Democracy Index rating of EU?

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Would it be difficult to measure the EU by the Democracy Index, seeing as the EU has a parliament, elections, laws, a currency, a supreme court and a central bank?

What challenges are there for the measures of democracy of the EU's for Electoral process and pluralism, Functioning of government, Political-participation, Political culture, Civil liberties? https://en.wikipedia.org/wiki/Democracy_Index

The index is composed of 60 questions (page 9), can't the word "nation" be replaced with "Union"/"EU" and the questions answered by experts? If the EU has judiciary and a legislative branch, and all the hallmarks of a nation then the questions can be phrased to apply, i.e.:

  1. Are elections for the EU legislature and head of the EU fair? 1: No major irregularities in the voting process 0.5: Significant irregularities occur (intimidation, fraud), but do not affect significantly the overall outcome 0: Major irregularities occur and affect the outcome

aliential

Posted 2020-02-18T01:01:38.660

Reputation: 1 617

Answers

7

The challenge would be the very fractured political culture and legal and political system. There is a supreme court, but various national supreme courts reserve some powers (even if exercising them would fracture the EU). There is no unified election system for the parliament.

o.m.

Posted 2020-02-18T01:01:38.660

Reputation: 49 884

The political culture of all the member states is known, and the MEP's and regional treaties and voting systems are known. I still don't understand why those elements cannot be quantified by the measures of the index. The Index seems like a good way of measuring unclear and fractured bureaucracy, it implies that there could be more information on and accountability of election system. The courts aren't more difficult to measure than american state and federal judiciary. – aliential – 2020-02-19T00:48:28.467

Mostly the questions are of the nature: 11. Is potential access to public office open to all citizens? 1: Yes 0.5: Formally unrestricted, but in practice restricted for some groups, or for citizens from some parts of the country 0: No .... The questions of the index can be found here: https://www.economist.com/media/pdf/DEMOCRACY_INDEX_2007_v3.pdf Just replace the words "the nation" with "The EU" and the questions can be answered by experts and by the population.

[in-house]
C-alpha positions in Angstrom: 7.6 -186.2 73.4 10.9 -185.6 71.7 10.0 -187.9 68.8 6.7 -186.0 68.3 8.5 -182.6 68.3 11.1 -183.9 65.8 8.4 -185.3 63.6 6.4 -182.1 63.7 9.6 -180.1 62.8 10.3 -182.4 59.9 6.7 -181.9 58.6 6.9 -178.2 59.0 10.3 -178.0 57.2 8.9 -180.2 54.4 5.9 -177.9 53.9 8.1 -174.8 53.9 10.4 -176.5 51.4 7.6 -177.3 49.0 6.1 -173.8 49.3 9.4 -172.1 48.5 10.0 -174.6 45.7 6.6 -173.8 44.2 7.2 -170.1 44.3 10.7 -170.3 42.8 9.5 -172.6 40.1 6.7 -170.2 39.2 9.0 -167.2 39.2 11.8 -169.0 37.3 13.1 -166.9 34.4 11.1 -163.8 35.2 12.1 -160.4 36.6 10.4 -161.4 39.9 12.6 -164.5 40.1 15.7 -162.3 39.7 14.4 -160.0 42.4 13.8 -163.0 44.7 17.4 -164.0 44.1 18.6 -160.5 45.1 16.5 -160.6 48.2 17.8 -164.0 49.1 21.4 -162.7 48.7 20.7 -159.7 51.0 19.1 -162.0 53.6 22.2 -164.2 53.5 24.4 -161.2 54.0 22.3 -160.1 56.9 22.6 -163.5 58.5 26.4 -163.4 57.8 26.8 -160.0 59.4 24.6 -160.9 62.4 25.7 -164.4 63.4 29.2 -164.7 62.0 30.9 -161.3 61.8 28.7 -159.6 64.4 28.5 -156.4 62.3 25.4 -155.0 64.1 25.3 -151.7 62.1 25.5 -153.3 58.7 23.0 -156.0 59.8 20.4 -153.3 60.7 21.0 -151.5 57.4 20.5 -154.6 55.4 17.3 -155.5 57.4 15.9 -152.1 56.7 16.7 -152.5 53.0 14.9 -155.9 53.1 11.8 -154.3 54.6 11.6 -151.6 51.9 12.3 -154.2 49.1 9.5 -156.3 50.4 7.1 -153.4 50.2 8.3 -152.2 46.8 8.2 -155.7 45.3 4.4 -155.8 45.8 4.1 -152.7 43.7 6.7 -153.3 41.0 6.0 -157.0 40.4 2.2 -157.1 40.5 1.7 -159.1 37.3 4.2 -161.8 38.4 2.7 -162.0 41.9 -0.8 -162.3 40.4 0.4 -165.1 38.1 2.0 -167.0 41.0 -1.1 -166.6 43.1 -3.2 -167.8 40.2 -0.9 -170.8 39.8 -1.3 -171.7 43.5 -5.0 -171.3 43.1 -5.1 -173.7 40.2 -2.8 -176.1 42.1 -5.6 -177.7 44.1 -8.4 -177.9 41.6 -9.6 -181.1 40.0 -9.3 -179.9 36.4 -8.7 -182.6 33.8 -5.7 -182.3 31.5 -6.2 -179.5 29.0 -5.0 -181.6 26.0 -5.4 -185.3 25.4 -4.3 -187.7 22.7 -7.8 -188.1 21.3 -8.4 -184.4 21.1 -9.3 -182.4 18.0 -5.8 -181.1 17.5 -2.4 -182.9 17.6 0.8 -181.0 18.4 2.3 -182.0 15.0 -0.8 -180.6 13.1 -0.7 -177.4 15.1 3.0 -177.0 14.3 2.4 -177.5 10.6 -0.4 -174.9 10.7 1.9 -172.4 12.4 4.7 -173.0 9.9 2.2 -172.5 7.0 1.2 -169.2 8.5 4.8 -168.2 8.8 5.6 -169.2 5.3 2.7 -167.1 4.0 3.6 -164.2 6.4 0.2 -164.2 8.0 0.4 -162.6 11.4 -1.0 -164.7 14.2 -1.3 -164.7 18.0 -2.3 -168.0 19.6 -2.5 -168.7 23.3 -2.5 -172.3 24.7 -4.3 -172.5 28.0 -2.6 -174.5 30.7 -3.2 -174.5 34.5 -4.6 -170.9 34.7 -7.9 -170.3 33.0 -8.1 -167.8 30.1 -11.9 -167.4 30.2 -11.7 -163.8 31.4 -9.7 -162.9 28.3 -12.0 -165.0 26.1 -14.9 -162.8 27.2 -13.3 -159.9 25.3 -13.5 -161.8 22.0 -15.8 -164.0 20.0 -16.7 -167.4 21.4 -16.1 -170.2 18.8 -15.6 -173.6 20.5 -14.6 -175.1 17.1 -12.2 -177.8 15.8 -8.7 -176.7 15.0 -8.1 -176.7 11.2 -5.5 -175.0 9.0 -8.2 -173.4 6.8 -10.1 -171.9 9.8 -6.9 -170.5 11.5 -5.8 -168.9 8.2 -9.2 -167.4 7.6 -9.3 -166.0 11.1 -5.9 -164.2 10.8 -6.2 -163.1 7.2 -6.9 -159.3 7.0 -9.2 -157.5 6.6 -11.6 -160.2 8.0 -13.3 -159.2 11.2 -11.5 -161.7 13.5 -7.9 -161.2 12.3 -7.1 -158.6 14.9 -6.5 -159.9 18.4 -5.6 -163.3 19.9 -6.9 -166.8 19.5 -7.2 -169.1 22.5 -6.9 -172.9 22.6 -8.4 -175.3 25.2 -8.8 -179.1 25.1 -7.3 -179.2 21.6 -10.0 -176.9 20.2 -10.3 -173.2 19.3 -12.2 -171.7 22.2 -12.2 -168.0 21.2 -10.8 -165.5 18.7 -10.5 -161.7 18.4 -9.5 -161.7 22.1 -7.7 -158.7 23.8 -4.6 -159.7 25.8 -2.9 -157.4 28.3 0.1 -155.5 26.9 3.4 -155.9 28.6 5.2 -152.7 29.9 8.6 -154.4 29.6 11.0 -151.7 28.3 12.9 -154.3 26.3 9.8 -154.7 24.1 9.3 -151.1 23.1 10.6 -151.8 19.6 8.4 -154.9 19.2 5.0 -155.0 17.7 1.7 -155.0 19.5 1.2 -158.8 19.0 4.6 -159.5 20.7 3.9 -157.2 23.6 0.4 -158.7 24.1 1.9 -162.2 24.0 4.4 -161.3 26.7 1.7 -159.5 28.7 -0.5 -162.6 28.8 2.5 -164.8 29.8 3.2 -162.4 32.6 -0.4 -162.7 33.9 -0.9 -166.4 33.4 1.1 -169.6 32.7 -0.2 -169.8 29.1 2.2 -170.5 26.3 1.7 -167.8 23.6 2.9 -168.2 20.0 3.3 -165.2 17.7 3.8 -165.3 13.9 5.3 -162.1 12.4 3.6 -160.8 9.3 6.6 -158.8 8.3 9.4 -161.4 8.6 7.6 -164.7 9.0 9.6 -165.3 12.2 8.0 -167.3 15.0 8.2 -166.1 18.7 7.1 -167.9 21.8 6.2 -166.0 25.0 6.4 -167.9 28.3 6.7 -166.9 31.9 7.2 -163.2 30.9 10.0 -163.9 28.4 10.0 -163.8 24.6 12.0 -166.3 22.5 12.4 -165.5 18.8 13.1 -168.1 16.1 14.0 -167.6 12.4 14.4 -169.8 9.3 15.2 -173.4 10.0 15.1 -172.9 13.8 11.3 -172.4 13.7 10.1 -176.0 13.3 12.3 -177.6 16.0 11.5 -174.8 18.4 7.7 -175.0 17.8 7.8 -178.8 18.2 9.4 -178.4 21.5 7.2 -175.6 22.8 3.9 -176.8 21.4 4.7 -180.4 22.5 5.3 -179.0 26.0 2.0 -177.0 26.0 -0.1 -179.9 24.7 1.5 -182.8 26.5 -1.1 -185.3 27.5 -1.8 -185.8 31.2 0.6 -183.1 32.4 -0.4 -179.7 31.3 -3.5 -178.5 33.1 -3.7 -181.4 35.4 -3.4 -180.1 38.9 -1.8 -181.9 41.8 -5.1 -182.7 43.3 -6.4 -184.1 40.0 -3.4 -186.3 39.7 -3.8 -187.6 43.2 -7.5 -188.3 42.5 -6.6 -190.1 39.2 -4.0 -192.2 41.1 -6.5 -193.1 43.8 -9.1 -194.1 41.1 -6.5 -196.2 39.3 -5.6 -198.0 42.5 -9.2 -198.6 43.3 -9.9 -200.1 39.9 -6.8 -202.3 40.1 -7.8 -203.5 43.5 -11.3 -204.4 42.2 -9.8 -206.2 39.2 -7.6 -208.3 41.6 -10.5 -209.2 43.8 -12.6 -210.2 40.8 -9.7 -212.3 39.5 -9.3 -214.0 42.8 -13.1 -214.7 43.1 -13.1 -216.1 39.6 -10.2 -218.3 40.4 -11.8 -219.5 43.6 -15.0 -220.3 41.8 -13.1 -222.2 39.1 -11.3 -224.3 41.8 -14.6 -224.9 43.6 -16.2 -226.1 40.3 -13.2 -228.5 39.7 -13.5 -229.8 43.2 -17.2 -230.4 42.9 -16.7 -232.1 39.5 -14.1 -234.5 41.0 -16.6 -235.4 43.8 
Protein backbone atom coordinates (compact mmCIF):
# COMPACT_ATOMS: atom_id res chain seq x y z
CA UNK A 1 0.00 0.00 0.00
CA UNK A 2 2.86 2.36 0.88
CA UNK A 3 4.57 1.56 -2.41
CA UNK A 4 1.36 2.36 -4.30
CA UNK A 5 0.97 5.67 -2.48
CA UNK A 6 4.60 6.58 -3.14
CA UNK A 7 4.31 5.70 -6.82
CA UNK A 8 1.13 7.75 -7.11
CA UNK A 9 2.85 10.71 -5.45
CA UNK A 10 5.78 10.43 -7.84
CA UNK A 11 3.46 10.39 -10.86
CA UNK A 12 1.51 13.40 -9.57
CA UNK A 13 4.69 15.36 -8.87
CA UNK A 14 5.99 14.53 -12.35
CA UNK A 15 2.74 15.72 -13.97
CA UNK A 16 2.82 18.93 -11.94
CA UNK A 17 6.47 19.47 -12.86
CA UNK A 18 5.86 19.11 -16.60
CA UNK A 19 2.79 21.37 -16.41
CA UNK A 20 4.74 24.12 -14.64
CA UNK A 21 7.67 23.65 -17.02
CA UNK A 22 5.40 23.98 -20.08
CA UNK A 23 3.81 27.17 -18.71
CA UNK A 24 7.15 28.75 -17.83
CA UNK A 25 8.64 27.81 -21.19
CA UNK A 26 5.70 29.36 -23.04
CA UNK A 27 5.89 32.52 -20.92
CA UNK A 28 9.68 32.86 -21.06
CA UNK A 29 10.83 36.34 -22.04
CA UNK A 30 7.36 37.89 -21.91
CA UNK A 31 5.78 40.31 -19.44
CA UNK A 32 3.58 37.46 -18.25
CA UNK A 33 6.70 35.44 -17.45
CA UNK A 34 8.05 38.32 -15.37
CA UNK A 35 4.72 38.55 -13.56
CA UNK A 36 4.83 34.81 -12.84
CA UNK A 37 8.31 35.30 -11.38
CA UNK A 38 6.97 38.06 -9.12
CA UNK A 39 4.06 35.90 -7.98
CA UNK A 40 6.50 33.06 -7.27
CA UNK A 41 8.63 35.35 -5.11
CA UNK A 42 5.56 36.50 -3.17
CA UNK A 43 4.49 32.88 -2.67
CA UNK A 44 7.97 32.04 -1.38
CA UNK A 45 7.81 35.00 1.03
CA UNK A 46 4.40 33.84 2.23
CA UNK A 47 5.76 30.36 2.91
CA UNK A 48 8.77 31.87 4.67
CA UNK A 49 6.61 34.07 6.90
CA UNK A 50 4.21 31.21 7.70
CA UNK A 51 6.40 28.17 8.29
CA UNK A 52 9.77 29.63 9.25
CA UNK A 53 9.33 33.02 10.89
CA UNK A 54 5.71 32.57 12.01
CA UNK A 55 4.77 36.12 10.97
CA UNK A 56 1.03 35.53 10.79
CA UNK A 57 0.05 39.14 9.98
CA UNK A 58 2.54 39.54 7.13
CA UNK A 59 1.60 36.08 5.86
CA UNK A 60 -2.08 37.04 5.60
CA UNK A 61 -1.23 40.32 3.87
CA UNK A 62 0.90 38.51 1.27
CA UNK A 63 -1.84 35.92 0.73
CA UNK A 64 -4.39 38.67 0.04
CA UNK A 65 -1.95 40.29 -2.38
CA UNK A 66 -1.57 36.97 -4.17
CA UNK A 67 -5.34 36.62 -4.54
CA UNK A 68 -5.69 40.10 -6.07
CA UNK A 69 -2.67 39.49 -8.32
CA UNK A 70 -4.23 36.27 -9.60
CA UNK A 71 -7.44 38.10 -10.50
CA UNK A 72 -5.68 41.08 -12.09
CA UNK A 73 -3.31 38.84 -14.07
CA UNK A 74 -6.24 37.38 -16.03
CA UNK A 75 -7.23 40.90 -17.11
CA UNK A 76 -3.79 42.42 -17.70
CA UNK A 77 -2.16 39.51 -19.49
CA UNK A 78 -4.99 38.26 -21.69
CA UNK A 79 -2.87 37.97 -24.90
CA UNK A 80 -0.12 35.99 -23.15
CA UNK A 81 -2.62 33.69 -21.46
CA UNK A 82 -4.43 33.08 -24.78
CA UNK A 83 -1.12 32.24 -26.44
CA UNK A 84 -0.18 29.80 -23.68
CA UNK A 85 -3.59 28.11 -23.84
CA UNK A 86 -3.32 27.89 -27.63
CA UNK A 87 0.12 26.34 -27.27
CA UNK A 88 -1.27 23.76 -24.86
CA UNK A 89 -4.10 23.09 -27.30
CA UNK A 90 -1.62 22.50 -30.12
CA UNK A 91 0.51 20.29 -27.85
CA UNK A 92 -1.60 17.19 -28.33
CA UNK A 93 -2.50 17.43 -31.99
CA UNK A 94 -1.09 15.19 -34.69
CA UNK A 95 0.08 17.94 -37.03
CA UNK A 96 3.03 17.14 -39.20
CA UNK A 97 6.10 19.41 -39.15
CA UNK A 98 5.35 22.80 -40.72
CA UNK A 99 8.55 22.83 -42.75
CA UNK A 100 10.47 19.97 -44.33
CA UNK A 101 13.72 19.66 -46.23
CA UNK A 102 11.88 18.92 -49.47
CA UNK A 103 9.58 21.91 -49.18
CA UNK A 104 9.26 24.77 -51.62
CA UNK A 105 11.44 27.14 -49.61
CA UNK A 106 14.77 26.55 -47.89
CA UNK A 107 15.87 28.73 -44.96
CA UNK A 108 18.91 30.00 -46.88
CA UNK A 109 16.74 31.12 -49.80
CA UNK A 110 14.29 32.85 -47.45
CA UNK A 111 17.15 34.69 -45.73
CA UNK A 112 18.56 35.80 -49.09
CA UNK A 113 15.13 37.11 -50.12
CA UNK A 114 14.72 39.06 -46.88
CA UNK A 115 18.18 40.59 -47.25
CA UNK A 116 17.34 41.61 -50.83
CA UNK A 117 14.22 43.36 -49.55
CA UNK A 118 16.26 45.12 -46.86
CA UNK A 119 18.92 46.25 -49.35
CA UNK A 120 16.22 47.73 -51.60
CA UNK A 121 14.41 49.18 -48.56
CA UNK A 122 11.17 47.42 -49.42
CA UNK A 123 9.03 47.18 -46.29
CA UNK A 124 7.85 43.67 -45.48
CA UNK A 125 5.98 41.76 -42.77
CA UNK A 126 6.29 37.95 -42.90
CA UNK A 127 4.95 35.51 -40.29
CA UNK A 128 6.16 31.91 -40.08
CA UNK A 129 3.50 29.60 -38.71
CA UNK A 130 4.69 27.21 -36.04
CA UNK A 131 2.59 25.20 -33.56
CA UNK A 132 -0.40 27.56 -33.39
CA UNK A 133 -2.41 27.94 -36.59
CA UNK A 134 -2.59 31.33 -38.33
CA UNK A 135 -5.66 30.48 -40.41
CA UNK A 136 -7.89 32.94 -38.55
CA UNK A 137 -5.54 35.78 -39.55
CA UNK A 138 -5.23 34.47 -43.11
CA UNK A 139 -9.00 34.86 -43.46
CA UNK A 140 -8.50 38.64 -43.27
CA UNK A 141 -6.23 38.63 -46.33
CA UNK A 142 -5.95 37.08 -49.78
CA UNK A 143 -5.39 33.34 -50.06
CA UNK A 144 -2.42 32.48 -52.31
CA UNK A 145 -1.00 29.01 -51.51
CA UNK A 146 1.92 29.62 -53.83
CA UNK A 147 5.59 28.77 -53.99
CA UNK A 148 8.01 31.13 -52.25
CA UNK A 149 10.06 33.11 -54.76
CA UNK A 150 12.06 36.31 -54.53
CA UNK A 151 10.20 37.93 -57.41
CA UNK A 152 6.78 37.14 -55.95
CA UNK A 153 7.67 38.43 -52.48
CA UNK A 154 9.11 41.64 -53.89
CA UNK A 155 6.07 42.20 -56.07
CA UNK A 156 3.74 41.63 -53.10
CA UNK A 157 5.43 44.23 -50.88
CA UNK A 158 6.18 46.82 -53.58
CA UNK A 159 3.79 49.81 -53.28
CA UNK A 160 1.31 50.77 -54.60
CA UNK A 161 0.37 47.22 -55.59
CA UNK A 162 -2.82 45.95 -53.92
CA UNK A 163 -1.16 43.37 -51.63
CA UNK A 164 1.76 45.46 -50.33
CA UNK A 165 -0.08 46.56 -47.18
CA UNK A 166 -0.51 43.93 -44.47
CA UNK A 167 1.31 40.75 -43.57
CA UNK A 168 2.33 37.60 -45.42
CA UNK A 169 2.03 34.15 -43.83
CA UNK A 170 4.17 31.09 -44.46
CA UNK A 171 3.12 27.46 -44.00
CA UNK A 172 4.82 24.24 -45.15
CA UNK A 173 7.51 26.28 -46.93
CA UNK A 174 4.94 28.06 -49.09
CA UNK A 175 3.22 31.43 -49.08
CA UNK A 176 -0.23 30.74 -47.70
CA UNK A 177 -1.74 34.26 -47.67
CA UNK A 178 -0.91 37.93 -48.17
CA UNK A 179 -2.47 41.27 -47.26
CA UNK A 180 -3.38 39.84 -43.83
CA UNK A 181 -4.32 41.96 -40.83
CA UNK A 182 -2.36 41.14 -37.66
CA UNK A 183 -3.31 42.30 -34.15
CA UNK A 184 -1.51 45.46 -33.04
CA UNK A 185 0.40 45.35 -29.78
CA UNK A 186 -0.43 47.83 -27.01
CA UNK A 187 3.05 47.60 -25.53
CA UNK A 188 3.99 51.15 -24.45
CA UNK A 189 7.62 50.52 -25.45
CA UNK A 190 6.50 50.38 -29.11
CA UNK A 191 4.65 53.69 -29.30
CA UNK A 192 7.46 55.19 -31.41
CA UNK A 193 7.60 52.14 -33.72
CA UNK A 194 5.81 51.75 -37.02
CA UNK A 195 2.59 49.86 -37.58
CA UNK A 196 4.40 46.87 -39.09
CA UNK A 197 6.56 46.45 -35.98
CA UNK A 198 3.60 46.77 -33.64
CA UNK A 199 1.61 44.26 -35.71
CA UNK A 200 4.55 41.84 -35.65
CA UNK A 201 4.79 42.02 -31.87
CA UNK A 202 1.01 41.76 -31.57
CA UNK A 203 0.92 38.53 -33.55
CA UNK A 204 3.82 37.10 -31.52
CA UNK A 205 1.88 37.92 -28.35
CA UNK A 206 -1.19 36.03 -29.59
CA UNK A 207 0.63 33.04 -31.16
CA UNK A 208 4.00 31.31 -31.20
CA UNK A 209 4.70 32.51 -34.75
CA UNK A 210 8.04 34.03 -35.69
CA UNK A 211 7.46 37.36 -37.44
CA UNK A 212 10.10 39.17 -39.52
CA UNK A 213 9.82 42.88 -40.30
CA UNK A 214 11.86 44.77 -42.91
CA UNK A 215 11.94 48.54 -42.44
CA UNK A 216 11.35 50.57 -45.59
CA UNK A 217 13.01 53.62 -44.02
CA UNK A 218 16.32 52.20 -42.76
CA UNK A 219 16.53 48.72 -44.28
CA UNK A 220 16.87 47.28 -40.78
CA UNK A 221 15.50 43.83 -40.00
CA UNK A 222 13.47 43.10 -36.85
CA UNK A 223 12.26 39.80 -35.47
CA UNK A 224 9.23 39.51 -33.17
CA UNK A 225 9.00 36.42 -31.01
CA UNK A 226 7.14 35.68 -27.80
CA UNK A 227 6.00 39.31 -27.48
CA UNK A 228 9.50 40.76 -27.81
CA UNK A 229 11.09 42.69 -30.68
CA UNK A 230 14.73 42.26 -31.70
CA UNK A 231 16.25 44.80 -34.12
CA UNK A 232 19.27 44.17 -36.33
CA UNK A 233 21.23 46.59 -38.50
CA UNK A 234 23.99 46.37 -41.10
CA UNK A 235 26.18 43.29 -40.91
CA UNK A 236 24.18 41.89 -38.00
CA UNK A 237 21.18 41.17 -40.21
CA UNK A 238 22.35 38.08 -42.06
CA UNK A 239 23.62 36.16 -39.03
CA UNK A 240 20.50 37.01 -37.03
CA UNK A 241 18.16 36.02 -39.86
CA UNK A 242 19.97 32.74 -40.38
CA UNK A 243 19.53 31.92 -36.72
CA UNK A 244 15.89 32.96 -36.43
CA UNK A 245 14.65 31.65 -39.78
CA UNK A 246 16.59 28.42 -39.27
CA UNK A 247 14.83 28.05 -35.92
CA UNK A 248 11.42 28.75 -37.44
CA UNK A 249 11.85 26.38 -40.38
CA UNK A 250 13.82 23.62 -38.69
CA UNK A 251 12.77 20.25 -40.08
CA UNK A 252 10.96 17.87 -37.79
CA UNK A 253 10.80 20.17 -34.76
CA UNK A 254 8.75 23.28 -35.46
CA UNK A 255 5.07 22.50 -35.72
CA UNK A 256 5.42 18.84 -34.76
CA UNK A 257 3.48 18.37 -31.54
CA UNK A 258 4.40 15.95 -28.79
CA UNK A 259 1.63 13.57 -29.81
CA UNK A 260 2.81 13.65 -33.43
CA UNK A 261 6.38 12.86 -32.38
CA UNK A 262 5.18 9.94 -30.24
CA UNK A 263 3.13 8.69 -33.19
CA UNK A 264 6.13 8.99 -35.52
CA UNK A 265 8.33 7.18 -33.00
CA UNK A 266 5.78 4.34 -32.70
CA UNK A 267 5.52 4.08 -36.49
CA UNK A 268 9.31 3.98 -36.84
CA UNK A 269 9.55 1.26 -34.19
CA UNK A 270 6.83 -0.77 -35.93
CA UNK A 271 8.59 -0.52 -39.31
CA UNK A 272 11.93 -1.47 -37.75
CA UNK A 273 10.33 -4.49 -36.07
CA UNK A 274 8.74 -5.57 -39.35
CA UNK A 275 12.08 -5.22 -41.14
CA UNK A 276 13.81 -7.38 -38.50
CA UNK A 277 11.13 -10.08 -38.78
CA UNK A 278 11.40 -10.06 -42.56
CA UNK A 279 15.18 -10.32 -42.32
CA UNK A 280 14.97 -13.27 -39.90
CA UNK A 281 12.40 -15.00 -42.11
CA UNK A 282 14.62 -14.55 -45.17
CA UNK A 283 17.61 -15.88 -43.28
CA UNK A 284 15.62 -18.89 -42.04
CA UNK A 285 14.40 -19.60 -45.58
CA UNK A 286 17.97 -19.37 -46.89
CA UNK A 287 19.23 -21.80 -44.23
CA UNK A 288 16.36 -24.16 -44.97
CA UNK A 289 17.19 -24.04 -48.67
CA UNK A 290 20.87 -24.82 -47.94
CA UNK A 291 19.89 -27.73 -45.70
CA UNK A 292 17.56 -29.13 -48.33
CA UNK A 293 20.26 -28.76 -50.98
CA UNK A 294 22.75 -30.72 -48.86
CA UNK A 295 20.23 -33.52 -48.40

– aliential – 2020-02-19T01:06:26.137

@com.prehensible, take 21, 22, 23. The answers could differ from country to country. 10. Also country-specific. 17. Extremely interesting for the smaller ones.And so on. And for the EU as a whole, the fairness of elections is also questionable. I understand that fair elections should be equal, not with different rules for different parts of the electorate. – o.m. – 2020-02-19T06:01:16.377

@O.m. don't places like the US have different rules for different parts of the electorate? How presidential electors are assigned being the most obvious. – Jontia – 2020-02-19T06:12:19.827

@Jontia, a rule which says "two electors per state, plus more depending on population" is the same for the entire US. It would be more problematical if states beginning with 'A' got extra electors. – o.m. – 2020-02-19T06:14:29.120

I was thinking more of the states that bind electors, those that split electors and the interstate popular vote pact as the differences rather than the number of electors per head. – Jontia – 2020-02-19T07:30:55.677

@o.m. For local government issues, the result can be a weighted average of the local government index scores. for the centralized union government, it's democracy should be better than the local governments. – aliential – 2020-02-19T12:18:20.800

@com.prehensible, one could also argue that the total score should be the lowest of any local government. But that would make single polities and combined ones like the EU hard to compare. – o.m. – 2020-02-19T16:01:19.687